These past few months I have been working madly to de-clutter our home.  Actually, not madly.  Mindfully.  Or maybe it is a bit of both.  I have been trying to find some breathing room within it, both literally and figuratively.  It has been a real period of reckoning for me and for my family.

After months of sorting through drawers, cabinets, closets, and boxes, I ended up taking three trips in our van to Goodwill, two trips to the recycling center, threw away multiple bags of items that were of no use to anyone, and staged two yard sales.

Right before our second yard sale, I stood and took stock of all the stuff that sat in piles on our porch waiting to be offered for sale to friends and neighbors, I realized that everything in that hip-high pile had once made me some promise of happiness.  True happiness.

I do not want to say that none of those items ever brought me a moment of pleasure.  That would be untrue.  Many of them did bring me pleasure for a while.  But true happiness? No.  Any item that promised me true happiness could never have fulfilled it.  And that is a truth that it has taken me a long while to learn.

lipgloss is not lasting happiness

Lipgloss or life saver: You decide.

This is my little tale about walking away from a certain cosmetic item that was promising more than it could possibly deliver.  We’ve all had this experience.  Maybe with cosmetics. Maybe with clothing. Maybe with a beer.  Or a boat.  Or a candy bar.  Or a new house.

There’s always something promising us happiness, if only we pony up and shell it out.  But true happiness can only be found within.  No purchase, large or small can create true happiness.  And once we see this, we can be free.

I am taking a risk here.  That you will think I am shallow.  Or vain.  Or both.  How could I be so deeply involved in a struggle with a tube of lip gloss? Well, this is really about how something so superficial can lure us into an inner dialogue about our deepest needs.  To be seen. To be loved. To belong.  To be embraced.  To be happy.

And that is not shallow.  That is elemental to all of us.

So if you see yourself in this little dialogue, take heart.  You are not shallow.  Or vain.  You are human.  So am I.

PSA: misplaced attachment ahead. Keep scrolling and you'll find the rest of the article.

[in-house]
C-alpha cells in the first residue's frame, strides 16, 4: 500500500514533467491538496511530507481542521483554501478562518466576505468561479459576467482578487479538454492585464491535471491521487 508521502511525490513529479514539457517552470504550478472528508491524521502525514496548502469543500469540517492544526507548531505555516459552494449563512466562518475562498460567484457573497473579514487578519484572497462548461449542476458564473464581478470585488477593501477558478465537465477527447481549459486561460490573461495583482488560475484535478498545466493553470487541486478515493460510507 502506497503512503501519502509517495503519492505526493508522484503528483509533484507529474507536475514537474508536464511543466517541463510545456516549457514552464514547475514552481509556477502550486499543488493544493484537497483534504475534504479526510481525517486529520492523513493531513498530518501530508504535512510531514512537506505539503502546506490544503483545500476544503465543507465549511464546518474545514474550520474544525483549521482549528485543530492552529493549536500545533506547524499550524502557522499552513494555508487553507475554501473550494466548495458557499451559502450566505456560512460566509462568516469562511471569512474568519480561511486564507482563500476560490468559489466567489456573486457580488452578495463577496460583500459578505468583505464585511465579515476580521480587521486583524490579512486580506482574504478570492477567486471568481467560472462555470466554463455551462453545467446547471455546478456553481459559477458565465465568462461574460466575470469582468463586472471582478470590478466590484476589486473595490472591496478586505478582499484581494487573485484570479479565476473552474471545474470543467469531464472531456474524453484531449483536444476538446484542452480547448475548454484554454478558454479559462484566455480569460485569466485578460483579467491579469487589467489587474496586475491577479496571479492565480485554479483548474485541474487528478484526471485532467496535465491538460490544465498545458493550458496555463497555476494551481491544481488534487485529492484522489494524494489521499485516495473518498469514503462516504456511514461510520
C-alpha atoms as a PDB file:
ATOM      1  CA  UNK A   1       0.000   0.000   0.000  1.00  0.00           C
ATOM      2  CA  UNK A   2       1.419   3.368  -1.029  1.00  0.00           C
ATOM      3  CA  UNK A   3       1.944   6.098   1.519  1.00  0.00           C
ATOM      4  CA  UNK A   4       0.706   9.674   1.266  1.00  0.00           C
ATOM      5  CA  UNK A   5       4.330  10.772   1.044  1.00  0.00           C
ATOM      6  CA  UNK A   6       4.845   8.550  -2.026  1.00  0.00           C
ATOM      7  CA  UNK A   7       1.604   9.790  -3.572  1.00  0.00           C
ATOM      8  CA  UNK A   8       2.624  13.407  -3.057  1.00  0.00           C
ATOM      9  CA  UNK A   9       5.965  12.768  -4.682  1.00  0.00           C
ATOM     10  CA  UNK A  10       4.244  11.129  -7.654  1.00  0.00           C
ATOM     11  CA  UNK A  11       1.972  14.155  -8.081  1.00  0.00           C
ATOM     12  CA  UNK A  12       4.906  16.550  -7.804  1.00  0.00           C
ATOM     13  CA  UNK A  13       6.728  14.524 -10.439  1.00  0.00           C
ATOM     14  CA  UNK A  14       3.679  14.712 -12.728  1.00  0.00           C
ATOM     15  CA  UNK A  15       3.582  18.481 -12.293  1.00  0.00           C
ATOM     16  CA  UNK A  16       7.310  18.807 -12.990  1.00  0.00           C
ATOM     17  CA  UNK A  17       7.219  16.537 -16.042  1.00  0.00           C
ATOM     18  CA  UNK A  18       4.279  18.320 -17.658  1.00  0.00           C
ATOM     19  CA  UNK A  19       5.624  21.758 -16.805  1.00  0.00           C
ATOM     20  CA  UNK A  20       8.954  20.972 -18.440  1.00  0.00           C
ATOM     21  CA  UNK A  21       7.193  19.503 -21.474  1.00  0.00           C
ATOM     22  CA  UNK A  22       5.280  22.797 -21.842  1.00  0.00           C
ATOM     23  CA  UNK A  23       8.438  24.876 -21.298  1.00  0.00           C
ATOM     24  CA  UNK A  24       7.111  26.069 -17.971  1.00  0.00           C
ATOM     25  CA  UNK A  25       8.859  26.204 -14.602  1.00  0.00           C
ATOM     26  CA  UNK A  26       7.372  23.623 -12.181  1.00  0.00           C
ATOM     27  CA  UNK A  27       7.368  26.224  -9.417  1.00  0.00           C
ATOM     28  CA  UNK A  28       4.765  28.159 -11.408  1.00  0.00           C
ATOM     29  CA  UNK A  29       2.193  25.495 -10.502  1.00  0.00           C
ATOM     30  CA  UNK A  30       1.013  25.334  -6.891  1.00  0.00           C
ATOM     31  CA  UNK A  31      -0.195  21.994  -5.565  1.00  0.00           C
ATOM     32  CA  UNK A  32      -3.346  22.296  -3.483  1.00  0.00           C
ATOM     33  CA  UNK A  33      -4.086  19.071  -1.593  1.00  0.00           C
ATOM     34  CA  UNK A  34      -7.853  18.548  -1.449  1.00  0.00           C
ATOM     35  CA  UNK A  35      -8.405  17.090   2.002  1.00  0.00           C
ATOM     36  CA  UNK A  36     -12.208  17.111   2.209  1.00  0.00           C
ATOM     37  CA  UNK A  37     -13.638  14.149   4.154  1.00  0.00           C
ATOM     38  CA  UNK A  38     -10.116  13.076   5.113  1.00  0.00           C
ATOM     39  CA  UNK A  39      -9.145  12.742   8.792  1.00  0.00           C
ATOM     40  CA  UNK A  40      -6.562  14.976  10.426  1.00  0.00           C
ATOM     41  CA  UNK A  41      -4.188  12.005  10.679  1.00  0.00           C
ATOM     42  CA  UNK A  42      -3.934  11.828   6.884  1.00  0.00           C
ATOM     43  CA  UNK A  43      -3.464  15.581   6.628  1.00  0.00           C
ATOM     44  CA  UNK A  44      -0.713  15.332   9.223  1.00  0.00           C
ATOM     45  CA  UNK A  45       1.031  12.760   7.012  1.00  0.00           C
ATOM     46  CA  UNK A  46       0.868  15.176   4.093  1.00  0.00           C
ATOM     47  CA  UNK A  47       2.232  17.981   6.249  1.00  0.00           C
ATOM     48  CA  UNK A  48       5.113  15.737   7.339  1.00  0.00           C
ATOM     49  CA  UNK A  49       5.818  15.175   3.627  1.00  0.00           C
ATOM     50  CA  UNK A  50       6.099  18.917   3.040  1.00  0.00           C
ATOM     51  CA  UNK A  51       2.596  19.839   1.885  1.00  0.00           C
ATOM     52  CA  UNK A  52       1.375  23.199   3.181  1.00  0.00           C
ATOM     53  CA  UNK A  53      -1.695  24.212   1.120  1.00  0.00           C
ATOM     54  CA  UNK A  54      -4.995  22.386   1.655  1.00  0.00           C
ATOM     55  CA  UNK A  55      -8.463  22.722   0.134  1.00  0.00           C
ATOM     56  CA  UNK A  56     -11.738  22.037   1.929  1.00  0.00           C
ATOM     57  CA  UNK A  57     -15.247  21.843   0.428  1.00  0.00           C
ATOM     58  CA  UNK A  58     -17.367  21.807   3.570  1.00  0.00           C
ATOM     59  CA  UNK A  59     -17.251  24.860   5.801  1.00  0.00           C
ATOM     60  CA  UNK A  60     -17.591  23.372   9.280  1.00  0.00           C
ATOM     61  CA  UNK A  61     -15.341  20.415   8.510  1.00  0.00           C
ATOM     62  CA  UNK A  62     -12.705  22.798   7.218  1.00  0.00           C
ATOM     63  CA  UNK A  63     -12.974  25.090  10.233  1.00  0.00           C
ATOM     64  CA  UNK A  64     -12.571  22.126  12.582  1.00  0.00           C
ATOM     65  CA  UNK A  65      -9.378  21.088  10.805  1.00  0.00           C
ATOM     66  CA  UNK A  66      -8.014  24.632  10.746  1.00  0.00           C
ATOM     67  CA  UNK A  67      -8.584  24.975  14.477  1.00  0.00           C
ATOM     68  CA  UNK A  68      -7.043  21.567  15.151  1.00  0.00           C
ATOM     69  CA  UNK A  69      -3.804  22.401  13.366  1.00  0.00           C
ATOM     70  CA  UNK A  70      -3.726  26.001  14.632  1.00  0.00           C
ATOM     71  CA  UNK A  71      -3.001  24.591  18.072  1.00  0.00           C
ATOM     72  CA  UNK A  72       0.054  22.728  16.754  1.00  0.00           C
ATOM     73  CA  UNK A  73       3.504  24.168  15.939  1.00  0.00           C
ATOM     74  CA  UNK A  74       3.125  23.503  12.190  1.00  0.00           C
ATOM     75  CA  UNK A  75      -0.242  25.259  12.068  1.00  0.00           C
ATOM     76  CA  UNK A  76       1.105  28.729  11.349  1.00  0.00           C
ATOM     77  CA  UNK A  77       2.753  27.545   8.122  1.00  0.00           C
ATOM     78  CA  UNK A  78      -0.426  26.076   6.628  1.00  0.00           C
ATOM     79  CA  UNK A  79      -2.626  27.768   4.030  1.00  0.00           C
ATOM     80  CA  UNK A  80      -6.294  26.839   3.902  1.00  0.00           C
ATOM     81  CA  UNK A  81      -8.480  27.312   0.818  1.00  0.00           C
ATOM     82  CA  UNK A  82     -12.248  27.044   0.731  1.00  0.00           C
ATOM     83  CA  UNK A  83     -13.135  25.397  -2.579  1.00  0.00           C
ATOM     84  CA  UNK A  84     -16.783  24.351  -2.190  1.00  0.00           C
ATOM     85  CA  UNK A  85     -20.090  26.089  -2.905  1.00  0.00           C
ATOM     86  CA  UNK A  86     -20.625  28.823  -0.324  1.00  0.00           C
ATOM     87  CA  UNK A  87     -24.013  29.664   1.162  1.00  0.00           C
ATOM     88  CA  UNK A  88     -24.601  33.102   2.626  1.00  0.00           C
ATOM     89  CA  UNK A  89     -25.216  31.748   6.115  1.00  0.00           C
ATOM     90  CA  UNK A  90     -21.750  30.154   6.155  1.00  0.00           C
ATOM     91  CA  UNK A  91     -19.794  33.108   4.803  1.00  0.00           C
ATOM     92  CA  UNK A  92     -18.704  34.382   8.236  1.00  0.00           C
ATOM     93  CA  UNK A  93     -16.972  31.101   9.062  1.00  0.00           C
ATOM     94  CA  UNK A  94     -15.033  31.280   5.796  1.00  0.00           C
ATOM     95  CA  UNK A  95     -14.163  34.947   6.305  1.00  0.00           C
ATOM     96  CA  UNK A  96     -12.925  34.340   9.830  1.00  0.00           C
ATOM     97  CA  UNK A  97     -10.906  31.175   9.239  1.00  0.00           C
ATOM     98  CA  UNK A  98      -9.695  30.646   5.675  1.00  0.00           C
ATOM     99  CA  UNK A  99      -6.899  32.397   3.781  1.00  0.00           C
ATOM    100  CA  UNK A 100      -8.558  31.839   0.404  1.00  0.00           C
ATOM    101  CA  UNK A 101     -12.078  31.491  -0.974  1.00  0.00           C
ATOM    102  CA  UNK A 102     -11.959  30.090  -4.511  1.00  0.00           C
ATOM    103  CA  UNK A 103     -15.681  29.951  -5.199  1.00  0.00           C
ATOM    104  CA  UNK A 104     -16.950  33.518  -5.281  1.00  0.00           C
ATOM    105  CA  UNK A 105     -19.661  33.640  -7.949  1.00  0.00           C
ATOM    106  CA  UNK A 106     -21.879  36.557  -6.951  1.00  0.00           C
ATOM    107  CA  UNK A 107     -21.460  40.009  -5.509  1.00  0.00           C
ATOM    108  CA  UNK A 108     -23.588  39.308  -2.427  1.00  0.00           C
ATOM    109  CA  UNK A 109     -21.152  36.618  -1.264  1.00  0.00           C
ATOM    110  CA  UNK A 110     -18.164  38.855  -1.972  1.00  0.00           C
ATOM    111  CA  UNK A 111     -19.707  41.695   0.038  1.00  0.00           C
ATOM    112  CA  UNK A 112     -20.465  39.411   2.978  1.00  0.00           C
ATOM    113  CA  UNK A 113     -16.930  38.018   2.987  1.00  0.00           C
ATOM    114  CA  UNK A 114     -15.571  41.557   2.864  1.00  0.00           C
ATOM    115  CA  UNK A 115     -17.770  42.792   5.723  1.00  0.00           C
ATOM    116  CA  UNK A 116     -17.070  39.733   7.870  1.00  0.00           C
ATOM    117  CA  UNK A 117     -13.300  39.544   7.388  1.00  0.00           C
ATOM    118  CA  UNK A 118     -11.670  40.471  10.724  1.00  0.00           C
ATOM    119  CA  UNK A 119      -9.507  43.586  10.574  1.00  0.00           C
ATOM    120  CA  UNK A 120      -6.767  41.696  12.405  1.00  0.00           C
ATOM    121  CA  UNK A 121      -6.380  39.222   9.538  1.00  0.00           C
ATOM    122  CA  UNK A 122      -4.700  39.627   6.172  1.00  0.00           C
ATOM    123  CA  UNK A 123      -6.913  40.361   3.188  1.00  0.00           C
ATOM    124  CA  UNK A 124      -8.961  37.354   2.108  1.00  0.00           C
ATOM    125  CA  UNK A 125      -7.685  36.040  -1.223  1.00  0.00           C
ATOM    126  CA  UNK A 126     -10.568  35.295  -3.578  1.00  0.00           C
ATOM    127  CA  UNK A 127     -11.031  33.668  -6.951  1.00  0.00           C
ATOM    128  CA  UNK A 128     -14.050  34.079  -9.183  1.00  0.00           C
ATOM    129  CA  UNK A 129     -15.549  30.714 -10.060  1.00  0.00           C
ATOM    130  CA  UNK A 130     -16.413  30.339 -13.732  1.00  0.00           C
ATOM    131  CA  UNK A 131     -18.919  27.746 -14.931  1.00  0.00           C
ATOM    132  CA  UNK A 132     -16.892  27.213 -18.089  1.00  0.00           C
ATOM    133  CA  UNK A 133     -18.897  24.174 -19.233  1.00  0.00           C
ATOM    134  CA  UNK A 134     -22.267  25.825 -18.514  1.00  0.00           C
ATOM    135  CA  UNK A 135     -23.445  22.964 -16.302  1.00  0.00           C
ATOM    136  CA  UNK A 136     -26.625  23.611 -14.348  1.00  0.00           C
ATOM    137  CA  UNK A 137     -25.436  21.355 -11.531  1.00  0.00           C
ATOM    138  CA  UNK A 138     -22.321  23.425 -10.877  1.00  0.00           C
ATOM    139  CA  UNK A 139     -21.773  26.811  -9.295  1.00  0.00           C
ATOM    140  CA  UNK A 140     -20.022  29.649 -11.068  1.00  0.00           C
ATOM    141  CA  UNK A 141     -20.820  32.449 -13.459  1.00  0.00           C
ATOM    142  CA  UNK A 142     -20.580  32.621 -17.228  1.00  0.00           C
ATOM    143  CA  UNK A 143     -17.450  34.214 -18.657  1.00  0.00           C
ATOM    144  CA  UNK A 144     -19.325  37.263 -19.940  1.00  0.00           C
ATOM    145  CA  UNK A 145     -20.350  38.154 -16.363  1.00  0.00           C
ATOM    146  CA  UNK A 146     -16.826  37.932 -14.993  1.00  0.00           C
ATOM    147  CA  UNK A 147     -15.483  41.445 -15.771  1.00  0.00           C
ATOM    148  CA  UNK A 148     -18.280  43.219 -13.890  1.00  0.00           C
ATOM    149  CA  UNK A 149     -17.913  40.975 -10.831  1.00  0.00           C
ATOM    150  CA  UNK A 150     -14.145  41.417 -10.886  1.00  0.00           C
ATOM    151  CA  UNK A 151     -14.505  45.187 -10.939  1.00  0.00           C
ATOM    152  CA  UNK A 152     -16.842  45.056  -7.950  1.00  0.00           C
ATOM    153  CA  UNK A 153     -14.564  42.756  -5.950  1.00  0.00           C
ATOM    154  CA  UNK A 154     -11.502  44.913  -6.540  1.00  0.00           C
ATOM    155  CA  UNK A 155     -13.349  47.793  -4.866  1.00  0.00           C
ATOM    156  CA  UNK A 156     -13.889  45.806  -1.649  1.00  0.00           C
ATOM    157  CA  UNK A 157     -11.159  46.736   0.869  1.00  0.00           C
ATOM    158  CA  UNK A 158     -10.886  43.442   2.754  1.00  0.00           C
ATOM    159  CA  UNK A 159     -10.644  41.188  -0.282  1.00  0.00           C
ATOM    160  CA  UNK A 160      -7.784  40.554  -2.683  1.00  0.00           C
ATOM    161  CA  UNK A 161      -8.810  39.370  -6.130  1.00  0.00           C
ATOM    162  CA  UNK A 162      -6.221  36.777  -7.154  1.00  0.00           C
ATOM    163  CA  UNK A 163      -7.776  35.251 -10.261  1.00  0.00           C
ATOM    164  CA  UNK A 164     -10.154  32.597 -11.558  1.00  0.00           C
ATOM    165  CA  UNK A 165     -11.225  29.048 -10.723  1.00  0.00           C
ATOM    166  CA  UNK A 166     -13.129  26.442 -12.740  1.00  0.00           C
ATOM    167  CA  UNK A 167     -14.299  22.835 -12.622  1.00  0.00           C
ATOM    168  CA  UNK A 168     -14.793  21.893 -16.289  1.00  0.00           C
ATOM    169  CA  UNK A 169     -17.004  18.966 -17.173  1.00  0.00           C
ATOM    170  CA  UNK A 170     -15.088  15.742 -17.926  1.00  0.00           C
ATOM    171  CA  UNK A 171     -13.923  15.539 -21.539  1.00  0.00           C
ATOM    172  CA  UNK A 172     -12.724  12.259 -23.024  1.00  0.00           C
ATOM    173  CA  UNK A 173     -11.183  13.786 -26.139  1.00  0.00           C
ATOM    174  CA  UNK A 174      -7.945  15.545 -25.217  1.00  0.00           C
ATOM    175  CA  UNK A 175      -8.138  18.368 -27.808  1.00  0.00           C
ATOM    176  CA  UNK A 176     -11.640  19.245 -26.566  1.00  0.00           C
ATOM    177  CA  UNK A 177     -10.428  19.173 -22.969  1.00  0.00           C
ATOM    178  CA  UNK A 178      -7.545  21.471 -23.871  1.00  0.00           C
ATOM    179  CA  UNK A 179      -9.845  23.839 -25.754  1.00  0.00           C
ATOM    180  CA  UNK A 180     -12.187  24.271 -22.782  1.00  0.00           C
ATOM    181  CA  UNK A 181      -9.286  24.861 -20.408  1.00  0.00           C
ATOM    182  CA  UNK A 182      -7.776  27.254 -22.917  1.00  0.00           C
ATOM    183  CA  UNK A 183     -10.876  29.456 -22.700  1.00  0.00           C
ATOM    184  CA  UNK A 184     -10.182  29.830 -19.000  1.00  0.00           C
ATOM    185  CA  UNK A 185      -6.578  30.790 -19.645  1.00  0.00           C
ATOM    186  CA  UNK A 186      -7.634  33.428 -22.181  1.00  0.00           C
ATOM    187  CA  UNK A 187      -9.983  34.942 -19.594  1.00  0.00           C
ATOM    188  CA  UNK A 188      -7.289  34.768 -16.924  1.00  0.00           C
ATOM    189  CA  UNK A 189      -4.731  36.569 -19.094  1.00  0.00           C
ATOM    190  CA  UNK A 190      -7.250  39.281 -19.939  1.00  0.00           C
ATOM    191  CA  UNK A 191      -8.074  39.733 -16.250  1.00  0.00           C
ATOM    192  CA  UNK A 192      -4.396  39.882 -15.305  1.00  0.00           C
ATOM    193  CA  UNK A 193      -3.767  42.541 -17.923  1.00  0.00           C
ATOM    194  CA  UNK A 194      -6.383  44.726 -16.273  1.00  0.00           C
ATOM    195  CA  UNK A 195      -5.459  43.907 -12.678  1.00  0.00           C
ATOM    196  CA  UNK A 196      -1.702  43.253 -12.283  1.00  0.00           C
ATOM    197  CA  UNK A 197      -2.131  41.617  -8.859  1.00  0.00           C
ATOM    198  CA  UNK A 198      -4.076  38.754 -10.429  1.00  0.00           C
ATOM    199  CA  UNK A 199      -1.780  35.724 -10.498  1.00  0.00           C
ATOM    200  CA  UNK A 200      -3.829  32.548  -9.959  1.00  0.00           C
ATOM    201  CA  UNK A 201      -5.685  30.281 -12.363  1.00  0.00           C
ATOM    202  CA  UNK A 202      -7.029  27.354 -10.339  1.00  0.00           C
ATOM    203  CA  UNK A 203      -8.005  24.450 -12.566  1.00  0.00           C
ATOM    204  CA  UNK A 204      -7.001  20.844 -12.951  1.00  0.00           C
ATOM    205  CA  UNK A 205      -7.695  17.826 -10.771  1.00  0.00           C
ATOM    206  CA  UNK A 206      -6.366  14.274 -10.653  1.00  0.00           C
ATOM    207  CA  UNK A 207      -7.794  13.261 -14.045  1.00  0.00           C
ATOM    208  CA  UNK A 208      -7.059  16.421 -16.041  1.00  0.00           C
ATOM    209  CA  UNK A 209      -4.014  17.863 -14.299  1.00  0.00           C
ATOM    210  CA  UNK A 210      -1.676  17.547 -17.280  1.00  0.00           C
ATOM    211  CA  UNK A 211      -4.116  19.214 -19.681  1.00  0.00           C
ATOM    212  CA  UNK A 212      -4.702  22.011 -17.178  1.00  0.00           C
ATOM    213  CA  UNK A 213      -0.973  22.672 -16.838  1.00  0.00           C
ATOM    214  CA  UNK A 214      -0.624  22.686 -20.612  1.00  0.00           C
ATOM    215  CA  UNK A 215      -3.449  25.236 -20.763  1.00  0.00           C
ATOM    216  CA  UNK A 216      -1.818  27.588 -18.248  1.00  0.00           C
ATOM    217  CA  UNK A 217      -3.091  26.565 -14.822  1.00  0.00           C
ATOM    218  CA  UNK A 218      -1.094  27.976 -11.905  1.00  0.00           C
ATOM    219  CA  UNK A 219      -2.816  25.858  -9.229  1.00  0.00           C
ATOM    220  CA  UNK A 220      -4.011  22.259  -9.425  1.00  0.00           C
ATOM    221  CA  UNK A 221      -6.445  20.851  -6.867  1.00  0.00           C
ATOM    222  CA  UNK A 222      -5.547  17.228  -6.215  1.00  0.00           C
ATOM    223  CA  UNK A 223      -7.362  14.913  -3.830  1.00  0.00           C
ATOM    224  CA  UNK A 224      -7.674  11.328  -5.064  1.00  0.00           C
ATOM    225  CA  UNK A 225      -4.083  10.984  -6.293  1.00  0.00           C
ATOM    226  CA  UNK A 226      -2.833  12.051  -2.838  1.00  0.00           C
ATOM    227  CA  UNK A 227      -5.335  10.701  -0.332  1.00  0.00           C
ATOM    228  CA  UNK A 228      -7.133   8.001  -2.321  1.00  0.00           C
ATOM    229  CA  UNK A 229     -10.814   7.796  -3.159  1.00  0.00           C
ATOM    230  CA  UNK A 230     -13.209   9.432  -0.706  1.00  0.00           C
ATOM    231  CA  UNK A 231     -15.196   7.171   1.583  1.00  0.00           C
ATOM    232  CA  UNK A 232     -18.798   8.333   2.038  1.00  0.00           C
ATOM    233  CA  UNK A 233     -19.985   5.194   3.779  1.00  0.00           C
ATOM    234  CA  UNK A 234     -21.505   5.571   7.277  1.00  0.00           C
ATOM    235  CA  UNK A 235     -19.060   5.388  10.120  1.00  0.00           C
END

The other day I was in Target returning a pair of shorts for my oldest son.

And it called to me.

A pretty pink tube of lip gloss.

And not just any lip gloss.  Lip gloss that changes color on your lips.  Lips gloss that transforms from clear to pink when it touches your skin.

Buy me, it said.

My inner teenager was awakened within my heart. I took a couple of steps closer.

I dabbed a bit on my finger and touched it to my lips.  And just as it had promised, it turned a lovely shade of pink before my eyes.

You look younger, it told me.

I shook my head and put it back on the shelf.  I am 46 years old, I told the lip gloss.  No one would mistake me for a teenager. I don’t need it.

But you’ll be happier, it insisted. People will find you more attractive.  You’ll be admired.  You’ll be surrounded by people who’ll find you irresistible.  You’ll feel loved and wanted. You’ll never be alone.

You’re a lip gloss, I told it.  I have other lip glosses.  They’ve all promised me youth.  Attractiveness.  Happiness.  But mostly they just made my lips shinier.  Some of them made my lips another color.  But none of them made me happy.  Not one lived up to that promise.

I’m different, it said.  I’m the real deal.  You can throw away all your other lip glosses.  All your makeup really.  And every shred of clothing that you ever thought would bring you real contentment.  They’re all impostors. I’m it. I’m the key. Happiness in a tube.  Just pick me up.  Walk me over to the cash register.  Hand the lady $20.  And you’ll be set for life.  You’ll be youthful. Alluring.  You’ll never be lonely or uncomfortable again.  I’ve got everything you’ve ever wanted.  That’s a bargain for $20.  Trust me.

You’re a fraud, I told it. If happiness could fit into a tube, wouldn’t everyone in this store be clambering for you.  You’re after me.  You know me.  You know my weaknesses.  You know my insecurities.  I’m not buying it.  And I’m definitely not buying you. 

Your loss! it yelled after me. Someone else will buy me! They’ll be the beautiful one!  They’ll be the happy one!

As I rounded the corner to walk out the door, I heard it whisper seductively to another passing customer:  I promise.  I’m perfect for you.  Why, you look happier already . . .